-“Aging is not a disease.”
-“Cosmetic surgery is a sign of ageism.”
-“Ageism is damage done by the advertising industry.”

The Idols of Politics (Liberal, Conservative or None of the Above)

-“America spends more on the military than on health care.”
-“The U.S. spends a lot on health care, but it also gets results.”
-“Prevention and health promotion is the way to save money in health care.”
-“The Gray Lobby holds a strangle-hold in aging policy in America.”
- "Social Security is bankrupt."

Retirement Dreams

-“More people today are retiring to move to the Sunbelt.”
-“Retirement is bad for your health.”
-“Americans have less free time than they did previously.”

See Jan Harold Brunvand, Encyclopedia of Urban Legends, Santa Barbara, Calif.: ABC-CLIO, 2001.

“Myths of the High Medical Cost of Old Age and Dying,” Cynthia X. Pan, Emily Chai, and Jeff Farber, International Journal of Health Services (38:2, 2008).

This report challenges commonly held beliefs about the financial and medical impact of older Americans during their last months of life. Written by physicians specializing in geriatrics, the report offers a wealth of data to refute seven misconceptions that currently influence U.S. health care policies: (1) that the growing number of older people has been the primary factor driving the rise in U.S. health care costs; (2) that as the population ages, health care costs for older Americans will necessarily overwhelm and bankrupt the nation; (3) that putting limits on health care for the very old at the end of life would save Medicare significant amounts of money; (4) that aggressive hospital care for the aged is futile and the money spent is wasted; (5) that it is common for older people to receive heroic, high-tech treatments at the end of life; (6) that Medicare covers everything that older adults need in terms of their health care; (7) that if older patients had living wills or other kinds of advance directives, it would resolve dilemmas of how aggressively to provide care.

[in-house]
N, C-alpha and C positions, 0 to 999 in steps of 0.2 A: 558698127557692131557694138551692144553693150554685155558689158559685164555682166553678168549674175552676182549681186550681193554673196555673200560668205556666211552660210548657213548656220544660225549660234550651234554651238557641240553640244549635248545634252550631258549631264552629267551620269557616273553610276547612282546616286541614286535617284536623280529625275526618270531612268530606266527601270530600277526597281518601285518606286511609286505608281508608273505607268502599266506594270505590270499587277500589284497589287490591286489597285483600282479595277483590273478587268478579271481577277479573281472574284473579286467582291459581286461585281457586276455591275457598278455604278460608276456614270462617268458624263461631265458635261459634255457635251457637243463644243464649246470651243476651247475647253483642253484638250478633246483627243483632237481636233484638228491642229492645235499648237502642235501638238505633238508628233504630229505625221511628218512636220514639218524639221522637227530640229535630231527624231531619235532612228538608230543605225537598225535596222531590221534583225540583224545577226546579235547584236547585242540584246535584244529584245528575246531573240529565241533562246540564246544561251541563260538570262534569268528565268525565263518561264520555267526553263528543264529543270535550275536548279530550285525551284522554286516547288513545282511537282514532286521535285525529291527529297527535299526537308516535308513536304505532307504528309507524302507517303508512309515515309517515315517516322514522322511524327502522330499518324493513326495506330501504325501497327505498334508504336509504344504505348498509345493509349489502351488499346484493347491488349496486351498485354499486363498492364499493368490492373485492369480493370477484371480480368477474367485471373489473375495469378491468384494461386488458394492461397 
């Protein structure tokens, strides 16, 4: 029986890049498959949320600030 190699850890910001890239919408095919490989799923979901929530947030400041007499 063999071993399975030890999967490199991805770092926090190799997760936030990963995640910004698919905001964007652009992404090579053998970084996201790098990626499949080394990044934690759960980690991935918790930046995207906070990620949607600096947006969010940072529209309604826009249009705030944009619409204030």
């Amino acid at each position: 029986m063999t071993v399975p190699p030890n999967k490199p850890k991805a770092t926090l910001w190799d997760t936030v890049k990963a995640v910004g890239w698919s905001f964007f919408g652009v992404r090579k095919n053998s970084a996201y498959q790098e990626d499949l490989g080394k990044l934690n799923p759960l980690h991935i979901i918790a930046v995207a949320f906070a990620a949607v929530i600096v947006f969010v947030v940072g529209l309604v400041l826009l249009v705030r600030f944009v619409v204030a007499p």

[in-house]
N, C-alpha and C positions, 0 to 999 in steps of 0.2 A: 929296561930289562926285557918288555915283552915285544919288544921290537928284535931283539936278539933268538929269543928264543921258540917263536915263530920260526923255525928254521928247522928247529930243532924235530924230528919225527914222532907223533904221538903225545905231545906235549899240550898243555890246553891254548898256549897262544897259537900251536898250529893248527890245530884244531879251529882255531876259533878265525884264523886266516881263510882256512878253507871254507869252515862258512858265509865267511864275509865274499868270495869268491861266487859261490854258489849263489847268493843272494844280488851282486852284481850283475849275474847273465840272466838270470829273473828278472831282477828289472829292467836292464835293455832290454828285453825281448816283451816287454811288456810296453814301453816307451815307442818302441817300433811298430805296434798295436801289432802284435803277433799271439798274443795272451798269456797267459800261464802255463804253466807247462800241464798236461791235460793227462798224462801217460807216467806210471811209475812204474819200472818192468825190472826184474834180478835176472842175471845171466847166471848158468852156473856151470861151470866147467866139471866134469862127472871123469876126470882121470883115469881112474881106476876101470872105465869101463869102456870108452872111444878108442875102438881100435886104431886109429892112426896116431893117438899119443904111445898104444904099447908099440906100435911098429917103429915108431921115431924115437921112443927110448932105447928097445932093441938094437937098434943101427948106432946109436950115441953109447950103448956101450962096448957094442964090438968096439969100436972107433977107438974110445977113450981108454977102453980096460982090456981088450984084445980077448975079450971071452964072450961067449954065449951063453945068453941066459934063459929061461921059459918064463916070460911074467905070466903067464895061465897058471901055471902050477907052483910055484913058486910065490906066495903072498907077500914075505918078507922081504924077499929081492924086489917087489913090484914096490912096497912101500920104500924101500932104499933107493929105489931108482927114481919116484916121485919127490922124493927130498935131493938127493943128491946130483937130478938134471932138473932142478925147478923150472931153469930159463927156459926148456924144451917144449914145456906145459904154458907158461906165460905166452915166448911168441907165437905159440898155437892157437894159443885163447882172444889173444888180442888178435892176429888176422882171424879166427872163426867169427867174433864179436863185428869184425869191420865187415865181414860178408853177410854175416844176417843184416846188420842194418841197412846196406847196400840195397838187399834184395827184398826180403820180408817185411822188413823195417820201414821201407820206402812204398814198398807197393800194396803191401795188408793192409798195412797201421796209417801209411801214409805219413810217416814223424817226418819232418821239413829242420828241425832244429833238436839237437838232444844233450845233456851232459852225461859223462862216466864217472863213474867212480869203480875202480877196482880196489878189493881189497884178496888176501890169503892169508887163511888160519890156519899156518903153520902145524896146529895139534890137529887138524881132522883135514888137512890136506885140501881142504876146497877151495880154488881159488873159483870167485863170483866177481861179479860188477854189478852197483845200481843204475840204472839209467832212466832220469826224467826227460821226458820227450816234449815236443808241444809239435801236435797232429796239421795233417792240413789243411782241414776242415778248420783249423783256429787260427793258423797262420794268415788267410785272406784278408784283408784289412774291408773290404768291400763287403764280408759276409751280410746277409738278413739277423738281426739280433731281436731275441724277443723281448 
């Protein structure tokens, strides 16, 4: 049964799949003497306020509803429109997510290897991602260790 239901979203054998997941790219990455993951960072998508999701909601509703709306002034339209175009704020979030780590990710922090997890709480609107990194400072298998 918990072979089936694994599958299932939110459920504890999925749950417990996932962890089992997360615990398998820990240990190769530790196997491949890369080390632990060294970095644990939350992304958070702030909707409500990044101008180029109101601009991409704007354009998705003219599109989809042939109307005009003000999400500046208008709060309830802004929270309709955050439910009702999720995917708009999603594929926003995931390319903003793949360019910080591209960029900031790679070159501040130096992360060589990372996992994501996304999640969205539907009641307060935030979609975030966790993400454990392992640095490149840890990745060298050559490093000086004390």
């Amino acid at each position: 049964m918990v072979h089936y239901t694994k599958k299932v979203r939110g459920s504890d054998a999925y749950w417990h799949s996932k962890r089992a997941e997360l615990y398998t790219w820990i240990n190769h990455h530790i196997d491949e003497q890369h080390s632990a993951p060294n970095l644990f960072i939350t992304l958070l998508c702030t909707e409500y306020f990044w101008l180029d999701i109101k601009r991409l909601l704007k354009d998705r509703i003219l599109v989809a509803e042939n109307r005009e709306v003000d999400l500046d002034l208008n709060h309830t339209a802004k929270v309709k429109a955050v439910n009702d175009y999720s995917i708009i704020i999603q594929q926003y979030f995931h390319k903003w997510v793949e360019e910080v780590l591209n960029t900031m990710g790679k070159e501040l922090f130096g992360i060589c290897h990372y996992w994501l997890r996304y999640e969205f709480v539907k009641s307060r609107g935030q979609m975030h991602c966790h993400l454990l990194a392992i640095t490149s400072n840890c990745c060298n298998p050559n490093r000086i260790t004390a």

We can’t take care of the old folks because everyone’s moved away, right?  Or will "intimacy at a distance" make the heart grow fonder? 

      It turns out mobility is mostly a myth, argue two noted demographers specializing in migration.  According to recent data, Americans are actually less and less likely to move than in the past.  "The idea of an increasingly mobile society is widely held but untrue..." says Douglas Wolf, co-author (with Charles Longino) of a major study on the subject.  They argue that U.S. elder care is not being threatened by increasing mobility because of one simple fact: The United States is NOT an increasingly mobile society, if 'mobility' means the propensity to move house:

      "There are all kinds of social change that might inhibit family care—women's greater involvement in paid labor; more divorce, which tends to stand in the way of intergenerational relationships; the growing prevalence of childlessness," says Wolf. "There are lots of good reasons to be concerned about the future of elder care. But an increasingly mobile society? That isn't one of them."

    For more details (including data) see "Is 'Increasing Mobility' a Threat to U.S. Elder Care?" at:

Hidden Dangers: Falls Injure More Seniors Than Violent Crime
(New America Media, Apr. 4, 2011)